Our past returns to haunt us, again and again, through documentary and documentary, until every woman mistreated by time is resurrected to have her say. It happened with Britney Spears, with Janet Jackson, with Billie Holiday and others. At the helm of this latest retrospective is Brooke Shields, in Lana Wilson’s new documentary, “Pretty Baby: Brooke Shields.”
Premiering at Sundance and coming to Hulu later this year, the latest film from the director of “Miss Americana” places Shields’s multi-hyphenate career — model and actress, yes, but writer and advocate too — on display for nearly two and a half hours, eager to prove she is much more than a tabloid talking point.
Wilson’s film is named for Louis Malle’s “Pretty Baby,” in which Shields starred as a 12-year-old prostitute in this historical drama written by Polly Platt. Malle’s film was the urtext through which Shields was often viewed: a highly sexualized and possibly exploited child, possessed with ethereal and otherworldly beauty that men could not help but capitalize upon. Through Malle’s film and “The Blue Lagoon,” “Endless Love” and a series of Calvin Klein ads, Shields was considered a public sex symbol long before she was 18, whether or not she had any say in it.
Shields’s reflections paint, as they often do in these types of films, a different reality. She was a working model and actress, less concerned with her image on film if only because Shields knew it was not a reflection of herself as she was in reality. She went everywhere with her mother, Teri, who often advocated on her behalf. A series of talk-show clips in “Pretty Baby” show how articulate Shields was from an early age, how quick she was to redefine her image against the tide of misunderstanding and how quick everyone was to ignore her.
Shields is a perfect subject for a documentary of this ilk because she has so much to say. Much of “Pretty Baby” is Shields once again advocating for herself, either to camera or over clips, about what from her past she stands by and what feels uncomfortable in retrospect. She speaks lovingly of her sensual Calvin Klein ads, which she labels as “fun” and an opportunity to be clever.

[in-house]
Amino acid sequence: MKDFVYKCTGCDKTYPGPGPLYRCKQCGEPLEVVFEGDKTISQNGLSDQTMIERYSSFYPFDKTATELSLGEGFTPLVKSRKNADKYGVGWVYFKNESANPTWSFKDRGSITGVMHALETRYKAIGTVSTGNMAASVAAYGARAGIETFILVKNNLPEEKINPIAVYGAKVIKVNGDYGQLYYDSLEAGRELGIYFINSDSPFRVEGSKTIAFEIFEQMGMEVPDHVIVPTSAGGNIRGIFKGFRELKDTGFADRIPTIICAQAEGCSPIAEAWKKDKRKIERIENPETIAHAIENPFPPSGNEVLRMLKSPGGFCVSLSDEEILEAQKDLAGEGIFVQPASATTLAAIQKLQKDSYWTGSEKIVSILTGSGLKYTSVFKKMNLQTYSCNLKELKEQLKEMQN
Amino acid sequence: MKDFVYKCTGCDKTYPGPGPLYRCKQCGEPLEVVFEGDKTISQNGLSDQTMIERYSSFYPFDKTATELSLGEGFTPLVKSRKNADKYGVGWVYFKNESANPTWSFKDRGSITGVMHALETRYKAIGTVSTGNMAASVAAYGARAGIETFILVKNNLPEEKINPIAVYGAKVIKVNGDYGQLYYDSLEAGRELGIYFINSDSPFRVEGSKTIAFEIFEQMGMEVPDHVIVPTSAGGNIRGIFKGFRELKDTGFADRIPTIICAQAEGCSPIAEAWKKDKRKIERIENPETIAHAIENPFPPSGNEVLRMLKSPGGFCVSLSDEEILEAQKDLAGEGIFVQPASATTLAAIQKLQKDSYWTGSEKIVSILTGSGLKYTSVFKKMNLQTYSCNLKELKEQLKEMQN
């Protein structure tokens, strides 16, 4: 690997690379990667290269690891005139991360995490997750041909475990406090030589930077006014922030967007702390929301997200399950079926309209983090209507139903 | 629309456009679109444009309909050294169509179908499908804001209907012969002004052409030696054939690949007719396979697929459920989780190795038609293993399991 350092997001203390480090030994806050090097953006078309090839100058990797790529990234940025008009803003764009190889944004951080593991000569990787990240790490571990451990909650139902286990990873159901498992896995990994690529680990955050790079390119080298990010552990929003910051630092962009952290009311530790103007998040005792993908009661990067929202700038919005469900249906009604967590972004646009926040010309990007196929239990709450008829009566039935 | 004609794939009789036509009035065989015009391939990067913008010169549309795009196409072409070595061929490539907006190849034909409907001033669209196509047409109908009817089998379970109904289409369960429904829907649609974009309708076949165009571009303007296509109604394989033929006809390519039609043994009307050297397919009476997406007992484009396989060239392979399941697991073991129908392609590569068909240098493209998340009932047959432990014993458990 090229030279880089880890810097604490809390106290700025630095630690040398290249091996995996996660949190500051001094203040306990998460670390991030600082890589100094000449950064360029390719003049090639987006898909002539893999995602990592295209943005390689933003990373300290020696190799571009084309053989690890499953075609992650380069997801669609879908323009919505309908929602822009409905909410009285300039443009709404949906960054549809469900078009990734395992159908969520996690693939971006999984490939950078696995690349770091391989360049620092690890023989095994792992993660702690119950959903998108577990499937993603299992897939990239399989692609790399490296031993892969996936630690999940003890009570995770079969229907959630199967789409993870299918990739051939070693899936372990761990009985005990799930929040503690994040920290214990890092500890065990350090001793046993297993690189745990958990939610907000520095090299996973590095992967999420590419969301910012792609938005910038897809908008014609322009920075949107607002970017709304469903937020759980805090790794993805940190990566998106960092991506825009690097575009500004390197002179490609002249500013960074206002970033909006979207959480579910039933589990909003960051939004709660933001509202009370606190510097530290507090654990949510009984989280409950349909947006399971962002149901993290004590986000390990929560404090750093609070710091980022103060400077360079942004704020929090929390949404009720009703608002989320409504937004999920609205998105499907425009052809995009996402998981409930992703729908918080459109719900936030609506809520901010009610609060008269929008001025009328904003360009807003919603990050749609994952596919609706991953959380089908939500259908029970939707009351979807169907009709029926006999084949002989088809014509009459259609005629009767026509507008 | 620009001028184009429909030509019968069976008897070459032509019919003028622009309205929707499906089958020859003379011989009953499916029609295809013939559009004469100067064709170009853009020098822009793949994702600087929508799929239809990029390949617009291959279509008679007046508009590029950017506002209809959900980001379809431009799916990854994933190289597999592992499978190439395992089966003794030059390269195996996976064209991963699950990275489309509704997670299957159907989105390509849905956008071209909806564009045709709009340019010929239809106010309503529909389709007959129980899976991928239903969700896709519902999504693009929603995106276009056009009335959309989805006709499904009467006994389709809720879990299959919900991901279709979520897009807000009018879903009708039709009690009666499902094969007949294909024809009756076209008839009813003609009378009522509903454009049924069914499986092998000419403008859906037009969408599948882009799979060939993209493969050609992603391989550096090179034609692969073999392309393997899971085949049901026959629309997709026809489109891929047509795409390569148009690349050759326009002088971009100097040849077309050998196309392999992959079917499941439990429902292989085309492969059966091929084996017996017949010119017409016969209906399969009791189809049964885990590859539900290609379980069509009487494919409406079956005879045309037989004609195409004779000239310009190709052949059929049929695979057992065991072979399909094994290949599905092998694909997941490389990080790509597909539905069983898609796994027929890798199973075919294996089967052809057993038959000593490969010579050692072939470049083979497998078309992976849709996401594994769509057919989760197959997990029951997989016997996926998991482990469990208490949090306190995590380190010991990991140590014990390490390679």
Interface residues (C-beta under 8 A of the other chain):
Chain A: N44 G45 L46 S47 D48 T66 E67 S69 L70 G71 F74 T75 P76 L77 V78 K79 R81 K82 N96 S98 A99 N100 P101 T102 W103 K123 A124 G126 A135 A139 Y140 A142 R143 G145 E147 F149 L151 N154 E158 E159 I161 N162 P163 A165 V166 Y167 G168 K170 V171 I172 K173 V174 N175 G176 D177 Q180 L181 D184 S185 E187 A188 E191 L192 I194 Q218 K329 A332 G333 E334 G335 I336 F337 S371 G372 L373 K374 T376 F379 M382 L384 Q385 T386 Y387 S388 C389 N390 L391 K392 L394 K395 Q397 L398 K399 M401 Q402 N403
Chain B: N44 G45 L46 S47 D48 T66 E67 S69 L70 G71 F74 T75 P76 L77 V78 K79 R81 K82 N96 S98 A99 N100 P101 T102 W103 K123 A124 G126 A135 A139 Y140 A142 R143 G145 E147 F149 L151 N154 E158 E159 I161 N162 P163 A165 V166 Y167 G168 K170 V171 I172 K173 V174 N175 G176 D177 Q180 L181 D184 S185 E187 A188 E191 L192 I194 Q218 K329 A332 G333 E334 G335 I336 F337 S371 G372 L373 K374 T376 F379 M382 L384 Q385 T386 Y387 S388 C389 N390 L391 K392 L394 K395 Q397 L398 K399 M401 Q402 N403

Her discomfort, however, with her time on Franco Zeffirelli’s “Endless Love” endures. Unlike Malle’s “Pretty Baby,” of which she seems equal parts proud and unmoored by her part in, Zeffirelli’s film caused dissociation. Much of what she spent her young years in the spotlight doing was trying to figure out who she was and what she stood for beyond her looks.
Compared to Wilson’s last outing, “Pretty Baby: Brooke Shields” is a much more conventional retrospective documentary. This will be a highly educational film to those unfamiliar or too young to know Shields’ work, complete with clips from a number of her films and an exhaustive look at her life. Shields is her biggest on-screen advocate, but the movie is populated with a number of her friends — Laura Linney, Judd Nelson, Drew Barrymore — as well as writers and theorists who discuss her role in shifting gender relations in the 1980s.
There’s significantly less of Shields’ contemporary life than “Miss Americana,” which followed its possibly misunderstood woman around as she made decisions and learned to advocate for herself. In “Pretty Baby,” Shields has already made her decisions; she’s already defended herself to unflattering press. Here’s an opportunity to set the record straight right to the camera, at the loss of anything that resembles her life now. Any glimpse into her life — sitting around with friends and family — feels sorely staged and largely unnecessary.
There’s an overwhelming message here that Shields matters, not just in her early career, but beyond her controversial college years. A brief reflection on “Suddenly Susan” barrels into her experiences with marriage and motherhood and her vocal advocacy for those suffering from postpartum depression after her time in the woods. Her argument with Tom Cruise over the use of prescription medications is well-documented here, and perhaps a worthy tonic to the Cruise-fawning of late. Though his star endures more brightly, it was Cruise who had to apologize to Shields for his behavior.
“Pretty Baby” elides over many of the more controversial or “juicier” aspects of Shields’s life. Anyone looking for gossip about her relationships with Michael Jackson or Dean Cain will be left sorely disappointed. She is charitable towards her mother, despite their often strained relationship. It is, for the most part, a well-rounded documentary, more humane than its predecessors and not eager to label anyone a villain despite, well, “society,” the ever-changing big bad. Shields is eager to give the last word once and for all, and Wilson is more than happy to fold to that request.
What emerges is often repetitive and Wikipedia-esque, but Shields is a strong enough star to withstand that. Her true grace is her enduring charm and intelligence. Ever since she was young, she’s had something to say, and she’s good at saying it too.
“Pretty Baby: Brooke Shields” makes its world premiere at the 2023 Sundance Film Festival.